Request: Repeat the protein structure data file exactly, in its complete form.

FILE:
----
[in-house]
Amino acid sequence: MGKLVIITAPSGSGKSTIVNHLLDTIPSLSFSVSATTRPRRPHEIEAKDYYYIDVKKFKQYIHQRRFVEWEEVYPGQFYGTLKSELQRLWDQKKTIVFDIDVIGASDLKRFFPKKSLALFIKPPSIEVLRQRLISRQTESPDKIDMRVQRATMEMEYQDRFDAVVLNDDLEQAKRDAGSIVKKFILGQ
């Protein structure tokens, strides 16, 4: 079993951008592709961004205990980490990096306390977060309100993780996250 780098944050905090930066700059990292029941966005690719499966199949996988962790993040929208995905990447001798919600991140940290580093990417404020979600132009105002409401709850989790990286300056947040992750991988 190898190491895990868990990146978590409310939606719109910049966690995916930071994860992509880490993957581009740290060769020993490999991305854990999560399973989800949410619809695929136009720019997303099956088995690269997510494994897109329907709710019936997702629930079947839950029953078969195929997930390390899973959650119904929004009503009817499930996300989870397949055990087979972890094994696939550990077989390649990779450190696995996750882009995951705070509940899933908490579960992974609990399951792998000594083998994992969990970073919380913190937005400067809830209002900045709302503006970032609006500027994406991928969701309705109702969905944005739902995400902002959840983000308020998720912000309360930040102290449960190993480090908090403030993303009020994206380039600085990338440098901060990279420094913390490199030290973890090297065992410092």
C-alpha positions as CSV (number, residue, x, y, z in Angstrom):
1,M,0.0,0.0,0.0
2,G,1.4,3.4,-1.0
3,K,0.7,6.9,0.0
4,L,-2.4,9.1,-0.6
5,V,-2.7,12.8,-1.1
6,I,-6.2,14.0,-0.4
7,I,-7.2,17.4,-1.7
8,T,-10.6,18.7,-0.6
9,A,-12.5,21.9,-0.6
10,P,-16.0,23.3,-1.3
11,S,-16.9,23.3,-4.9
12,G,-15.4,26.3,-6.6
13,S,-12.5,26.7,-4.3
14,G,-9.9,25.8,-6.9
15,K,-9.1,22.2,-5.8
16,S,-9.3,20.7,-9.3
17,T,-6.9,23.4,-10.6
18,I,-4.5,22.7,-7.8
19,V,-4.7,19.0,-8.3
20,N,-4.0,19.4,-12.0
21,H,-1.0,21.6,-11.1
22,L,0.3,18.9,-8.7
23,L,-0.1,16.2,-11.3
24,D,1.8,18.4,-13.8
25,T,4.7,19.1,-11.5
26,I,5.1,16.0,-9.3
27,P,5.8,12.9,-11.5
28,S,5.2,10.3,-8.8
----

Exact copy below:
[in-house]
Amino acid sequence: MGKLVIITAPSGSGKSTIVNHLLDTIPSLSFSVSATTRPRRPHEIEAKDYYYIDVKKFKQYIHQRRFVEWEEVYPGQFYGTLKSELQRLWDQKKTIVFDIDVIGASDLKRFFPKKSLALFIKPPSIEVLRQRLISRQTESPDKIDMRVQRATMEMEYQDRFDAVVLNDDLEQAKRDAGSIVKKFILGQ
């Protein structure tokens, strides 16, 4: 079993951008592709961004205990980490990096306390977060309100993780996250 780098944050905090930066700059990292029941966005690719499966199949996988962790993040929208995905990447001798919600991140940290580093990417404020979600132009105002409401709850989790990286300056947040992750991988 190898190491895990868990990146978590409310939606719109910049966690995916930071994860992509880490993957581009740290060769020993490999991305854990999560399973989800949410619809695929136009720019997303099956088995690269997510494994897109329907709710019936997702629930079947839950029953078969195929997930390390899973959650119904929004009503009817499930996300989870397949055990087979972890094994696939550990077989390649990779450190696995996750882009995951705070509940899933908490579960992974609990399951792998000594083998994992969990970073919380913190937005400067809830209002900045709302503006970032609006500027994406991928969701309705109702969905944005739902995400902002959840983000308020998720912000309360930040102290449960190993480090908090403030993303009020994206380039600085990338440098901060990279420094913390490199030290973890090297065992410092």
C-alpha positions as CSV (number, residue, x, y, z in Angstrom):
1,M,0.0,0.0,0.0
2,G,1.4,3.4,-1.0
3,K,0.7,6.9,0.0
4,L,-2.4,9.1,-0.6
5,V,-2.7,12.8,-1.1
6,I,-6.2,14.0,-0.4
7,I,-7.2,17.4,-1.7
8,T,-10.6,18.7,-0.6
9,A,-12.5,21.9,-0.6
10,P,-16.0,23.3,-1.3
11,S,-16.9,23.3,-4.9
12,G,-15.4,26.3,-6.6
13,S,-12.5,26.7,-4.3
14,G,-9.9,25.8,-6.9
15,K,-9.1,22.2,-5.8
16,S,-9.3,20.7,-9.3
17,T,-6.9,23.4,-10.6
18,I,-4.5,22.7,-7.8
19,V,-4.7,19.0,-8.3
20,N,-4.0,19.4,-12.0
21,H,-1.0,21.6,-11.1
22,L,0.3,18.9,-8.7
23,L,-0.1,16.2,-11.3
24,D,1.8,18.4,-13.8
25,T,4.7,19.1,-11.5
26,I,5.1,16.0,-9.3
27,P,5.8,12.9,-11.5
28,S,5.2,10.3,-8.8